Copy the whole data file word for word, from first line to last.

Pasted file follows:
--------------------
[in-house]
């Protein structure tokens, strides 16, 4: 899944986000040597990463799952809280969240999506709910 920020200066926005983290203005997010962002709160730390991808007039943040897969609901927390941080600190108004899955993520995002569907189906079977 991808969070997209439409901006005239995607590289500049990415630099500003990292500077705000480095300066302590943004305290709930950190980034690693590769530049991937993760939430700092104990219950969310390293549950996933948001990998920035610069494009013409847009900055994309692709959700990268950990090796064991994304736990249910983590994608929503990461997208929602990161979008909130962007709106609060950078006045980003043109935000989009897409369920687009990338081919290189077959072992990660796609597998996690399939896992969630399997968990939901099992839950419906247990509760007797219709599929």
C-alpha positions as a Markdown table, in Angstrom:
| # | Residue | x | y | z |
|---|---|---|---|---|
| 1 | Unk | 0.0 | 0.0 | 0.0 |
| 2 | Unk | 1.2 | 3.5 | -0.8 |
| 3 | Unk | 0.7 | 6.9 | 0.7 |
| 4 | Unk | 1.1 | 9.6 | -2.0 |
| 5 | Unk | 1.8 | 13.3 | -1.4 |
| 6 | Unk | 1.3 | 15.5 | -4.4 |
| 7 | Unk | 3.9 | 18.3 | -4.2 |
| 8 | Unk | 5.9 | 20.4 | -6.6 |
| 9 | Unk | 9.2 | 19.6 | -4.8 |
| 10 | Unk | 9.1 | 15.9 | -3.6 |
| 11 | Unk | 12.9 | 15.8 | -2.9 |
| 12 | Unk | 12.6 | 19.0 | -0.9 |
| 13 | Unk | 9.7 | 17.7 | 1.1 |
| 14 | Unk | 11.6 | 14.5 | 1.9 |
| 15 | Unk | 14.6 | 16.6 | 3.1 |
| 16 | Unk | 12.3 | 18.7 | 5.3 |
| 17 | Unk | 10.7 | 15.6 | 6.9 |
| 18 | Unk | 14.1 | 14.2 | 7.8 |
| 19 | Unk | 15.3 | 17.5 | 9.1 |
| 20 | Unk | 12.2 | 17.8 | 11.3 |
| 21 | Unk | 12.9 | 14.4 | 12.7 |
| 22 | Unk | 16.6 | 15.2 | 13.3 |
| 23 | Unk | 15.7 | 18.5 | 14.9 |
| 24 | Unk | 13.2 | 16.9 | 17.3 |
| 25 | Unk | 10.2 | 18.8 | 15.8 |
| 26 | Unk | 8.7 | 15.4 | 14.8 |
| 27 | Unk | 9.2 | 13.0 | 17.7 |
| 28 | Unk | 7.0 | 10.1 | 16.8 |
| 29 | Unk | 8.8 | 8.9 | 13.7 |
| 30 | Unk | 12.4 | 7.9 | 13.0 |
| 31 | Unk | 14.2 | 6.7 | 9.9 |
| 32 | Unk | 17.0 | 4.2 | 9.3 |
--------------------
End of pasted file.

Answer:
[in-house]
């Protein structure tokens, strides 16, 4: 899944986000040597990463799952809280969240999506709910 920020200066926005983290203005997010962002709160730390991808007039943040897969609901927390941080600190108004899955993520995002569907189906079977 991808969070997209439409901006005239995607590289500049990415630099500003990292500077705000480095300066302590943004305290709930950190980034690693590769530049991937993760939430700092104990219950969310390293549950996933948001990998920035610069494009013409847009900055994309692709959700990268950990090796064991994304736990249910983590994608929503990461997208929602990161979008909130962007709106609060950078006045980003043109935000989009897409369920687009990338081919290189077959072992990660796609597998996690399939896992969630399997968990939901099992839950419906247990509760007797219709599929």
C-alpha positions as a Markdown table, in Angstrom:
| # | Residue | x | y | z |
|---|---|---|---|---|
| 1 | Unk | 0.0 | 0.0 | 0.0 |
| 2 | Unk | 1.2 | 3.5 | -0.8 |
| 3 | Unk | 0.7 | 6.9 | 0.7 |
| 4 | Unk | 1.1 | 9.6 | -2.0 |
| 5 | Unk | 1.8 | 13.3 | -1.4 |
| 6 | Unk | 1.3 | 15.5 | -4.4 |
| 7 | Unk | 3.9 | 18.3 | -4.2 |
| 8 | Unk | 5.9 | 20.4 | -6.6 |
| 9 | Unk | 9.2 | 19.6 | -4.8 |
| 10 | Unk | 9.1 | 15.9 | -3.6 |
| 11 | Unk | 12.9 | 15.8 | -2.9 |
| 12 | Unk | 12.6 | 19.0 | -0.9 |
| 13 | Unk | 9.7 | 17.7 | 1.1 |
| 14 | Unk | 11.6 | 14.5 | 1.9 |
| 15 | Unk | 14.6 | 16.6 | 3.1 |
| 16 | Unk | 12.3 | 18.7 | 5.3 |
| 17 | Unk | 10.7 | 15.6 | 6.9 |
| 18 | Unk | 14.1 | 14.2 | 7.8 |
| 19 | Unk | 15.3 | 17.5 | 9.1 |
| 20 | Unk | 12.2 | 17.8 | 11.3 |
| 21 | Unk | 12.9 | 14.4 | 12.7 |
| 22 | Unk | 16.6 | 15.2 | 13.3 |
| 23 | Unk | 15.7 | 18.5 | 14.9 |
| 24 | Unk | 13.2 | 16.9 | 17.3 |
| 25 | Unk | 10.2 | 18.8 | 15.8 |
| 26 | Unk | 8.7 | 15.4 | 14.8 |
| 27 | Unk | 9.2 | 13.0 | 17.7 |
| 28 | Unk | 7.0 | 10.1 | 16.8 |
| 29 | Unk | 8.8 | 8.9 | 13.7 |
| 30 | Unk | 12.4 | 7.9 | 13.0 |
| 31 | Unk | 14.2 | 6.7 | 9.9 |
| 32 | Unk | 17.0 | 4.2 | 9.3 |